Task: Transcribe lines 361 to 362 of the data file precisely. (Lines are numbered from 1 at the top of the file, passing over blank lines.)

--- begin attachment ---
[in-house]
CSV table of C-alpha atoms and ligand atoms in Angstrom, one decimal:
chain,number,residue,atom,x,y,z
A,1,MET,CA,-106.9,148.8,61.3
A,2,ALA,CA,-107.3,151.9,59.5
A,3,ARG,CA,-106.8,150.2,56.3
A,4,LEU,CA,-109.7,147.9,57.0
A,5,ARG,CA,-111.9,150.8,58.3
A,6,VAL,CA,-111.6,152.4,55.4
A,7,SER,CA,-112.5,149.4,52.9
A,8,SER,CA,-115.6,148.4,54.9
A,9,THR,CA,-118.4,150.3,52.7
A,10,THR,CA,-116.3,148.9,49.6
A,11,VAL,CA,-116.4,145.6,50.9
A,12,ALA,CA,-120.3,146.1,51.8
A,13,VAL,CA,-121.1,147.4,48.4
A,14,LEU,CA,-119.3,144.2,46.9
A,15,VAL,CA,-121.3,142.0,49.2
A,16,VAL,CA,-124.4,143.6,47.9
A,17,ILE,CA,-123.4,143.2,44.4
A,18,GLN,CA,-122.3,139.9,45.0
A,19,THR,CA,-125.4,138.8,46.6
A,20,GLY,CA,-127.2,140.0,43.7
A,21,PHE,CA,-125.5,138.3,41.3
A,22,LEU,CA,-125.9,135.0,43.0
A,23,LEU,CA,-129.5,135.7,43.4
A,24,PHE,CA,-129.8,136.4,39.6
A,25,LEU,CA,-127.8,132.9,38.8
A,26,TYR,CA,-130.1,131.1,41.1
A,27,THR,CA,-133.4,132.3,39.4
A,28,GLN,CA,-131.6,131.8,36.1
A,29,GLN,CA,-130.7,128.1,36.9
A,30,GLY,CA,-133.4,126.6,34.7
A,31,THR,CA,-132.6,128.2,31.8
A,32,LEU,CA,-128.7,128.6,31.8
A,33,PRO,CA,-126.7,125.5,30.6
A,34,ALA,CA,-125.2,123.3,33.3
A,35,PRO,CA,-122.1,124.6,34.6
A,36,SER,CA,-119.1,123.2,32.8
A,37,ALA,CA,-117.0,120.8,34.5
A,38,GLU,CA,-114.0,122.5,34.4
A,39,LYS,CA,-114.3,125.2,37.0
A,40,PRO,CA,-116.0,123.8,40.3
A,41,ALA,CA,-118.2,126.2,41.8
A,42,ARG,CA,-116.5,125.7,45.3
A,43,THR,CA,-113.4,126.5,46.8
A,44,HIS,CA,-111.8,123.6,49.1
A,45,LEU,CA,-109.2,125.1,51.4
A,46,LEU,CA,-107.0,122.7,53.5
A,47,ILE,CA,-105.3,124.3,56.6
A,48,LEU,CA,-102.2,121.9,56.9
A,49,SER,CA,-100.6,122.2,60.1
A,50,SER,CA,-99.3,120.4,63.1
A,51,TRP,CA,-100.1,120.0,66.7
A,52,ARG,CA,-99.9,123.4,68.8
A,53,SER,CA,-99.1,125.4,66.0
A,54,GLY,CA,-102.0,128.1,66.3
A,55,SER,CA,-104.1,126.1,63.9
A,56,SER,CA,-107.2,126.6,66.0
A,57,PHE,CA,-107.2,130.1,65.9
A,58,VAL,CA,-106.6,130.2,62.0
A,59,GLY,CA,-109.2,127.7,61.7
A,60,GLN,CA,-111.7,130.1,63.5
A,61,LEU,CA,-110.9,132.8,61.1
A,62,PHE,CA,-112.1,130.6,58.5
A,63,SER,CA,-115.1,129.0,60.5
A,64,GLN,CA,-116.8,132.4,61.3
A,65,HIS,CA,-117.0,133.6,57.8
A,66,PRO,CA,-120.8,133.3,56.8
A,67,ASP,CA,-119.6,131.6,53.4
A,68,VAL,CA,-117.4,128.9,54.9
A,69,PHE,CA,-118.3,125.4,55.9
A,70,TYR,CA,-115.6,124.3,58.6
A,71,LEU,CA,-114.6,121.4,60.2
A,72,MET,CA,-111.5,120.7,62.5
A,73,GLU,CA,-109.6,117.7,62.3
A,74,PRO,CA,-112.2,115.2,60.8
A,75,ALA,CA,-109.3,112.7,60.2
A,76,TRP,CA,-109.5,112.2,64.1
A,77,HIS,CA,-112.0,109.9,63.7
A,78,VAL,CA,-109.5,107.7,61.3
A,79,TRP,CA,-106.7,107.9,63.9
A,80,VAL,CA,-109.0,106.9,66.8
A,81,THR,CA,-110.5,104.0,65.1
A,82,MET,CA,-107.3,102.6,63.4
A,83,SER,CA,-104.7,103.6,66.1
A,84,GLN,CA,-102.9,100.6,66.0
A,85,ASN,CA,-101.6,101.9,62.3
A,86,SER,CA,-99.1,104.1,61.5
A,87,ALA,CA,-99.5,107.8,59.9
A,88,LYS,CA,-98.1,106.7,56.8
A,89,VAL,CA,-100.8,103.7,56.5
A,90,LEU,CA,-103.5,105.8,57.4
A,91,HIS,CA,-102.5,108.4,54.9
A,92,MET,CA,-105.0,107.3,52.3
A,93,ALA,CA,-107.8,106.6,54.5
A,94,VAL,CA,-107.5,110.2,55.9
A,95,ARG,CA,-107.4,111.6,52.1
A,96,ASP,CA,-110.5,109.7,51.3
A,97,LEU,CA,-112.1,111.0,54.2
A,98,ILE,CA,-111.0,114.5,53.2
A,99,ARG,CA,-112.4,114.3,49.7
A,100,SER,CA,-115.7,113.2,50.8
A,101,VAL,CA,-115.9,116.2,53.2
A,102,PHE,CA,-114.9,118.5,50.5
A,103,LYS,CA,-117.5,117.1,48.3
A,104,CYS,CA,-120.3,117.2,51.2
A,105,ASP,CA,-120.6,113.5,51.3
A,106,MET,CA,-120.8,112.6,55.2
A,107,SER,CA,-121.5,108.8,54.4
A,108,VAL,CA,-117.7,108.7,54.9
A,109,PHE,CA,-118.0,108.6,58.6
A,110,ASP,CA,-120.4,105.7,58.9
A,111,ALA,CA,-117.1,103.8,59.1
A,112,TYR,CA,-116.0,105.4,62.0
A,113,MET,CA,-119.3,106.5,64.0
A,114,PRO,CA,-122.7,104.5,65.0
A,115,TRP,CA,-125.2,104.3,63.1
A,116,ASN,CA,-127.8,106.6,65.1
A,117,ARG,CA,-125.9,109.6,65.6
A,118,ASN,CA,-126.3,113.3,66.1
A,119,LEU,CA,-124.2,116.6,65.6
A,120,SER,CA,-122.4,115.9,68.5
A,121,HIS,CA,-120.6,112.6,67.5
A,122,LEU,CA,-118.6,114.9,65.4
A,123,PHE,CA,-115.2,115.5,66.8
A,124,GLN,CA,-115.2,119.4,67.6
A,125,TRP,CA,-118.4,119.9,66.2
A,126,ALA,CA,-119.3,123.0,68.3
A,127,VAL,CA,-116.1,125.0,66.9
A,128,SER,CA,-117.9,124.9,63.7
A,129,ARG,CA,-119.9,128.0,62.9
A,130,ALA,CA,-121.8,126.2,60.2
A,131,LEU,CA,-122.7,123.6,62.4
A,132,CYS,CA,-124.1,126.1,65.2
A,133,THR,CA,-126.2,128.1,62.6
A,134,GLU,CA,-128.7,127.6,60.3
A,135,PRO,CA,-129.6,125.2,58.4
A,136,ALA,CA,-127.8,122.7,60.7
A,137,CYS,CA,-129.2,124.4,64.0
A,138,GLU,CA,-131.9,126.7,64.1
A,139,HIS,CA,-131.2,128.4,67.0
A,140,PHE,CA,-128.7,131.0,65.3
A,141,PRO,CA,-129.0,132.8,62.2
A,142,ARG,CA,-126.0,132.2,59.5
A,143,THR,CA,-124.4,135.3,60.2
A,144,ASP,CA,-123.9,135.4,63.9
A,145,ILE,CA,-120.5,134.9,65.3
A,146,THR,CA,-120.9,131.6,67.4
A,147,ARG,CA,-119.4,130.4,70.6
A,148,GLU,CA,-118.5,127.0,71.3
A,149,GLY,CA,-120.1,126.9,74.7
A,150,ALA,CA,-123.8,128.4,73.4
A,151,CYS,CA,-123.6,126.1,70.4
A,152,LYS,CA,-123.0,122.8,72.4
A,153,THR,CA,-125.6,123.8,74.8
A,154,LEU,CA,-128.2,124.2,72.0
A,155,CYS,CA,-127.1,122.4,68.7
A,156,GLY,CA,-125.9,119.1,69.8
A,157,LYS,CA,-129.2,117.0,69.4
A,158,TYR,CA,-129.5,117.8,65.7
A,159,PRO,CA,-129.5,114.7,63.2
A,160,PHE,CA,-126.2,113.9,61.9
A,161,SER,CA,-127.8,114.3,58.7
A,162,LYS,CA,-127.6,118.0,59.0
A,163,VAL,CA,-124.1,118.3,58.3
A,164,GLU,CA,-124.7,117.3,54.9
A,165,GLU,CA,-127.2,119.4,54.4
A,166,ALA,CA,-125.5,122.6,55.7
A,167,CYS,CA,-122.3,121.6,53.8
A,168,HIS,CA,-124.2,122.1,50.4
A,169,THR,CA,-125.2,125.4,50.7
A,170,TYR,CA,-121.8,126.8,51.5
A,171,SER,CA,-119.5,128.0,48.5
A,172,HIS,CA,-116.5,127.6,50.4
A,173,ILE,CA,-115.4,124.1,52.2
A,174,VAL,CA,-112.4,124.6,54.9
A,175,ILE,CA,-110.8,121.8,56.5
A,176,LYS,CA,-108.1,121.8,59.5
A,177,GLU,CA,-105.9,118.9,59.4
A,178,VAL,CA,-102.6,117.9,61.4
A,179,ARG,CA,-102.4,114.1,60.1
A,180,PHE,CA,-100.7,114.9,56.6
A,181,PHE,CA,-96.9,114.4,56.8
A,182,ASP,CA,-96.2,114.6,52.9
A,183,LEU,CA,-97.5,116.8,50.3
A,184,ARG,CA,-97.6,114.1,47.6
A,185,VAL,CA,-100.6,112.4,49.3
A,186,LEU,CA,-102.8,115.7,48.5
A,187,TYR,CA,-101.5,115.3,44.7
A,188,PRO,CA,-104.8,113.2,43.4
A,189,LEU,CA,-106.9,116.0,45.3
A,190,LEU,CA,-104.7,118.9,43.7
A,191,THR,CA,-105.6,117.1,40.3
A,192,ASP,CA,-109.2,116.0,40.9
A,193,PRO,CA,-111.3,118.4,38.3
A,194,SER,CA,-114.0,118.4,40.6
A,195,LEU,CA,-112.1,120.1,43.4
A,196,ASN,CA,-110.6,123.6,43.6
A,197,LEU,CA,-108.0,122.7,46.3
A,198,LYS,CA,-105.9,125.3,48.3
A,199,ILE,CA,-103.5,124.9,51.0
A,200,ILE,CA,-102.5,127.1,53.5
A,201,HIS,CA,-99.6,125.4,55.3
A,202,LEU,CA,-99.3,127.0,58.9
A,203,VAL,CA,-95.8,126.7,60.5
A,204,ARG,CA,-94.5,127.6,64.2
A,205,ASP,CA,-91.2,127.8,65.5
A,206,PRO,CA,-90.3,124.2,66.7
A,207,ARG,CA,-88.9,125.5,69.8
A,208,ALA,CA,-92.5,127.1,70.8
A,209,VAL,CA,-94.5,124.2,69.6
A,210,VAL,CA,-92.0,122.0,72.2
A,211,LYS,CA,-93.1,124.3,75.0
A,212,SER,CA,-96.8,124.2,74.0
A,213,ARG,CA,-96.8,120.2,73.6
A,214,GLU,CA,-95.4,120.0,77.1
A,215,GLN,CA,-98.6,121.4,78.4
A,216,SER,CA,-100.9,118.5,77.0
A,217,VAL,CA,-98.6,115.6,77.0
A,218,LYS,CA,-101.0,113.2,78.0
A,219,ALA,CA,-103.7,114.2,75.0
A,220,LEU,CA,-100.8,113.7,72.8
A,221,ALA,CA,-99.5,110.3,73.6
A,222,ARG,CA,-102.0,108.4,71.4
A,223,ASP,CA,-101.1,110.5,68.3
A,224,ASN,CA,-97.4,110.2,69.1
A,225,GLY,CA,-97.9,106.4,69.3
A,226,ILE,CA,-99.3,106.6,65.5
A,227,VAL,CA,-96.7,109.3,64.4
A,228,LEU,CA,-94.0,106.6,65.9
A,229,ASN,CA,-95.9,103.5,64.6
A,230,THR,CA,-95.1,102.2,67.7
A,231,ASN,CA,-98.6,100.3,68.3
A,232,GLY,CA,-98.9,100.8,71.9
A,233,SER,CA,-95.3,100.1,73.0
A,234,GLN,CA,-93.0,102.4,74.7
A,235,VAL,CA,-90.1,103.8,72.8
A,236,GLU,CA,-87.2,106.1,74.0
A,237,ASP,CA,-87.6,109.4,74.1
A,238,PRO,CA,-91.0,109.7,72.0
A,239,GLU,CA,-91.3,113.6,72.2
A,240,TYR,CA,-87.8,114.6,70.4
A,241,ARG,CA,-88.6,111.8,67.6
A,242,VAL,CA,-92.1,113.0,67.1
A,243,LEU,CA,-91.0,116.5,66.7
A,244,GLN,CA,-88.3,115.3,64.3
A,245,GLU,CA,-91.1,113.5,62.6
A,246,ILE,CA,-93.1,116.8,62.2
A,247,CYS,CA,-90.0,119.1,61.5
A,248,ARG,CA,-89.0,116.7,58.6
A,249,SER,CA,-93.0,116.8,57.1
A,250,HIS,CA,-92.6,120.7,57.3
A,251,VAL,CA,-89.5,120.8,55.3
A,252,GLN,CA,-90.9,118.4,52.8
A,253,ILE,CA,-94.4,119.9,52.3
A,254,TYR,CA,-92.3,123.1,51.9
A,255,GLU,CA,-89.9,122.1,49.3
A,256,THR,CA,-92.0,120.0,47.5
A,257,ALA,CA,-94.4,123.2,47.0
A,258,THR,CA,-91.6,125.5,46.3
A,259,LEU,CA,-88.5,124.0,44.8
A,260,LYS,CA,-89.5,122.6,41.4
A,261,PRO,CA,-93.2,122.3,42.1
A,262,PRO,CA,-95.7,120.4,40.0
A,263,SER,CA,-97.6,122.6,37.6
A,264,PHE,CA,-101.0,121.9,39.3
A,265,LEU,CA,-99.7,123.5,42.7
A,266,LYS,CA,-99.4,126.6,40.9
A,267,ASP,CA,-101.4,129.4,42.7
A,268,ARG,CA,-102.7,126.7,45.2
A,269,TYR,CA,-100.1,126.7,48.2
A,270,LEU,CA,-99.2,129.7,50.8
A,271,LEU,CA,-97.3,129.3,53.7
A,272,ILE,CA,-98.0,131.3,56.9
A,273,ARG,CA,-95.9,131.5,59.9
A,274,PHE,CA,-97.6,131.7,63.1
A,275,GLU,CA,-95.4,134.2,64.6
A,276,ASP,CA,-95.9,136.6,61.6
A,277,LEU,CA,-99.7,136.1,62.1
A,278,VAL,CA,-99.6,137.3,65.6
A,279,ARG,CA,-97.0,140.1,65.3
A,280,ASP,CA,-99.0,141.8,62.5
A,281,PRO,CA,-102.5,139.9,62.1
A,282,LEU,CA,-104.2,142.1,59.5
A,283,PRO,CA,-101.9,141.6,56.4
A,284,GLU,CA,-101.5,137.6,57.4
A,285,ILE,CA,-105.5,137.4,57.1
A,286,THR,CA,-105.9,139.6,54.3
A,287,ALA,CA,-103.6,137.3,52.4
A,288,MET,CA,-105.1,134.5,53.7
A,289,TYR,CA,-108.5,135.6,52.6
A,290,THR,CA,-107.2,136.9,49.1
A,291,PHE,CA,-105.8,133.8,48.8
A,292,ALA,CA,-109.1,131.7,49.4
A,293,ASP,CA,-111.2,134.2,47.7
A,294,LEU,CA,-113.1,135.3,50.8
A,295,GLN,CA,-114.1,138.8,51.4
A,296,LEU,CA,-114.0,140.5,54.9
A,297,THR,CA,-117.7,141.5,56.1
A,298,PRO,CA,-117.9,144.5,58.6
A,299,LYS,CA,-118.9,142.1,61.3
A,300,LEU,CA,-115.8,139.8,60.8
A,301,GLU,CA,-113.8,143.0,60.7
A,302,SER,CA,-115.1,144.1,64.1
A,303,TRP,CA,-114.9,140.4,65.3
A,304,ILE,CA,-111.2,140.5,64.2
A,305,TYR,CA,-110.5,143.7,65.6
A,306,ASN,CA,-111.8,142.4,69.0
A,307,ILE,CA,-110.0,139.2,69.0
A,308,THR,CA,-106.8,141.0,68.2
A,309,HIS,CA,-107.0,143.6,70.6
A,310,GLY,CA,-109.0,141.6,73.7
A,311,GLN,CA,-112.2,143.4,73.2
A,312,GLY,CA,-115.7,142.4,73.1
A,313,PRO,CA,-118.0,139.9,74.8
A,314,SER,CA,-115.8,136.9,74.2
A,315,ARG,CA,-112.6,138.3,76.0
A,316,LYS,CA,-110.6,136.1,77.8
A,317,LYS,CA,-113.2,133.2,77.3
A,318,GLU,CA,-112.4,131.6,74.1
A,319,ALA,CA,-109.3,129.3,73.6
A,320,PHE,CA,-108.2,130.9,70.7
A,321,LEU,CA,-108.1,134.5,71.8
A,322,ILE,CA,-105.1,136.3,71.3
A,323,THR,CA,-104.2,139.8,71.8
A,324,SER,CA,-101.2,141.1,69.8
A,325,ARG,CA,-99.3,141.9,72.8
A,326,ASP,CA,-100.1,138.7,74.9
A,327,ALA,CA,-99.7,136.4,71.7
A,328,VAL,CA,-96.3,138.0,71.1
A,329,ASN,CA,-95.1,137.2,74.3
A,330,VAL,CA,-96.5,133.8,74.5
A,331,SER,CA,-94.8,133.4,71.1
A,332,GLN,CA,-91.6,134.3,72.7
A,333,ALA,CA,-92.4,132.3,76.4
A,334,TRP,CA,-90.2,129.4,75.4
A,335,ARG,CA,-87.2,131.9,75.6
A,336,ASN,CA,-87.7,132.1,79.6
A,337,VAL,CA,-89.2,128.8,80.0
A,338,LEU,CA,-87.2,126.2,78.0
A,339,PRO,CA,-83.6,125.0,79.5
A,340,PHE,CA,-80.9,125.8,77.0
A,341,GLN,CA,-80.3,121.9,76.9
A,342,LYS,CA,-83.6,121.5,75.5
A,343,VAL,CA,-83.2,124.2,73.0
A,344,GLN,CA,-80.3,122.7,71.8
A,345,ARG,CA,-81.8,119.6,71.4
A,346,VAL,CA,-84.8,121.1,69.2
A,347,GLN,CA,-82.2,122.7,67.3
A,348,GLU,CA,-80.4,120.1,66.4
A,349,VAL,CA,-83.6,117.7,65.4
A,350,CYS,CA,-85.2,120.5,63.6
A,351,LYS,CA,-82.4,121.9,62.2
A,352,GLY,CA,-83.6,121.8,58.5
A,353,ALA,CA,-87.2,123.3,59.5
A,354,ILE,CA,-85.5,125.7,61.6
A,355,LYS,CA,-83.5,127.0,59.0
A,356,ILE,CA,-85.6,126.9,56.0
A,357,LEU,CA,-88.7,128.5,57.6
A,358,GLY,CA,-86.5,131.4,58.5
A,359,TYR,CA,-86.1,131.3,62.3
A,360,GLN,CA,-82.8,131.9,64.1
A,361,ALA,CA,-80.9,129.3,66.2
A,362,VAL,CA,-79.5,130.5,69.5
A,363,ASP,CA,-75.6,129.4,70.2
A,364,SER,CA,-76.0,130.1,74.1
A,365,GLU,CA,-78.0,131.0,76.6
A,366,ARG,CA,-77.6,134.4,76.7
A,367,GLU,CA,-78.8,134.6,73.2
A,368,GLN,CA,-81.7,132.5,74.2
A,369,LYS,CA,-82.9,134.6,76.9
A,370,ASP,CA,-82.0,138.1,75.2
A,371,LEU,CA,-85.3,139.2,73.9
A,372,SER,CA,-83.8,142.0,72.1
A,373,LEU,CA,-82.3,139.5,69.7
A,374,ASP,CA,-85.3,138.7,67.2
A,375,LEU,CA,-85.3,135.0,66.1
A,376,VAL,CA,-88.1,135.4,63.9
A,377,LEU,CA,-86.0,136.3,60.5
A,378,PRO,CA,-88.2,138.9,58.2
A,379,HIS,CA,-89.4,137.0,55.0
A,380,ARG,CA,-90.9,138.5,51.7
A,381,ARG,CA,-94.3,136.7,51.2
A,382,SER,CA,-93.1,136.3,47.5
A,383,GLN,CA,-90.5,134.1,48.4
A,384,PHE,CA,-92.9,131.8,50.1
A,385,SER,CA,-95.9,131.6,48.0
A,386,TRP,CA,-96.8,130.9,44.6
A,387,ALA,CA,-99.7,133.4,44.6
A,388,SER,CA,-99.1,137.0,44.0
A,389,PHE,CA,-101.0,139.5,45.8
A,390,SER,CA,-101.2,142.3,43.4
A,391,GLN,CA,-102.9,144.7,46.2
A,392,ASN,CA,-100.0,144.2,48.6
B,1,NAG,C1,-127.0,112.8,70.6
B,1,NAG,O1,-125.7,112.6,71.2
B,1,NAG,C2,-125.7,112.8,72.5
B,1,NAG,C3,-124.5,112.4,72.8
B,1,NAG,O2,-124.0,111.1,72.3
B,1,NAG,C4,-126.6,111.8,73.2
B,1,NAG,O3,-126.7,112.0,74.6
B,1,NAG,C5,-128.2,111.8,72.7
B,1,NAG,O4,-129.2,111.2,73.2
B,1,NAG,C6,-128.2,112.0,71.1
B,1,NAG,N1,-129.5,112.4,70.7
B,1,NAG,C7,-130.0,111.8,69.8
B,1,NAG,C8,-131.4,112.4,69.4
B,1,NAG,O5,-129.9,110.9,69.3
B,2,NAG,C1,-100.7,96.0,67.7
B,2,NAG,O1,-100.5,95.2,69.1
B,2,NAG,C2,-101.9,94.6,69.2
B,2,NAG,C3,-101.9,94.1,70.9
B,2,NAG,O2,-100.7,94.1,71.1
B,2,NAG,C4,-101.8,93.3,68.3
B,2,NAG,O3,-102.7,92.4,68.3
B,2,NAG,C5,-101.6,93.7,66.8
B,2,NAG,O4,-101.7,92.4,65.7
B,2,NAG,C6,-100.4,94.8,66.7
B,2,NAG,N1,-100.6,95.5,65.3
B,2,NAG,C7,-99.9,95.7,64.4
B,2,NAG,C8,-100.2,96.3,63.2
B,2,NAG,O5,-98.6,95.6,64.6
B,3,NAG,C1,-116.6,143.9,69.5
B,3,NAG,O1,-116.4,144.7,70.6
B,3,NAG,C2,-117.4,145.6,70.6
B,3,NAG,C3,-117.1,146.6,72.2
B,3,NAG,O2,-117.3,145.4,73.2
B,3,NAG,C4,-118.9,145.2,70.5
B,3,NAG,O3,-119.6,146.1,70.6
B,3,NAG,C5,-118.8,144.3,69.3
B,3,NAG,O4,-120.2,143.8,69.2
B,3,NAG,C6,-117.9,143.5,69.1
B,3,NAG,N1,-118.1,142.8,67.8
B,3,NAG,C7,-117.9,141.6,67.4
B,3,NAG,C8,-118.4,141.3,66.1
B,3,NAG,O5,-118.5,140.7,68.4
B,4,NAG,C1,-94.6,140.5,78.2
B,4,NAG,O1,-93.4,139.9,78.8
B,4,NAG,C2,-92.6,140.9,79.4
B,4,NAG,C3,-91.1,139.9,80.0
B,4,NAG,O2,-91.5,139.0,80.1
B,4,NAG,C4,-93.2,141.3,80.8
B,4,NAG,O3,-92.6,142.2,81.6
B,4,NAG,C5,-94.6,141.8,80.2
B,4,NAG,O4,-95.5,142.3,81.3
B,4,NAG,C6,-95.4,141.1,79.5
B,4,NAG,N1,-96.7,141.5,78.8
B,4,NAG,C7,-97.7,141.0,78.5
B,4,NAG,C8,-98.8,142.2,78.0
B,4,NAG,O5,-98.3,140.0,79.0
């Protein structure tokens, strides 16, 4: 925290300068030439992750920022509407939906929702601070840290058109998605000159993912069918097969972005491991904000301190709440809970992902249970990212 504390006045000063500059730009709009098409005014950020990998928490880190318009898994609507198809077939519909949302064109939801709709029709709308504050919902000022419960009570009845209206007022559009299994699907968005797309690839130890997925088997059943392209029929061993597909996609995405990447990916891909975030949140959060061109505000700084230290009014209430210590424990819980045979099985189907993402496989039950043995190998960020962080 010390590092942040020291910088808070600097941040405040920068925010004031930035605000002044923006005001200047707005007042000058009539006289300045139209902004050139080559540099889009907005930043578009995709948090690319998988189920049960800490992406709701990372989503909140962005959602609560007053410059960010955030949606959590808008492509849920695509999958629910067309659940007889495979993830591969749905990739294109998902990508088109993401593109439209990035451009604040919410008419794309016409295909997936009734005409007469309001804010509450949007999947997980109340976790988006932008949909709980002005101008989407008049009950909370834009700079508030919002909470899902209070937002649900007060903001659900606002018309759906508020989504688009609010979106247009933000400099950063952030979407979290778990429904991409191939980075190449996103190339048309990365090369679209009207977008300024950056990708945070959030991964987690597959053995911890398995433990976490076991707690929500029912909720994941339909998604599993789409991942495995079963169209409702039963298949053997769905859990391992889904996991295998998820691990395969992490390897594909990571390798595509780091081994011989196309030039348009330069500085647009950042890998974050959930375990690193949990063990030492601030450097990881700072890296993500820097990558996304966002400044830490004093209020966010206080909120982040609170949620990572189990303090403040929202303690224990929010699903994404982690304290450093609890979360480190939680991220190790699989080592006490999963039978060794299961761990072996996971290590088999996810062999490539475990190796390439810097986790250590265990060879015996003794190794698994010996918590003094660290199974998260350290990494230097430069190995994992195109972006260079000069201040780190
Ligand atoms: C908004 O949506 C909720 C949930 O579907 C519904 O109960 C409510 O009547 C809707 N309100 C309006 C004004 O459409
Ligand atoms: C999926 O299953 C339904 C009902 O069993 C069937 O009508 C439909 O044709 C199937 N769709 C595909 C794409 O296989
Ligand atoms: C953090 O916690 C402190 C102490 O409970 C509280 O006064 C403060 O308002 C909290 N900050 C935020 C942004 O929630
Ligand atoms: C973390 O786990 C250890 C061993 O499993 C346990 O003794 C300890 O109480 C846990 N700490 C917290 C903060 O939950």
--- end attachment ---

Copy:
A,358,GLY,CA,-86.5,131.4,58.5
A,359,TYR,CA,-86.1,131.3,62.3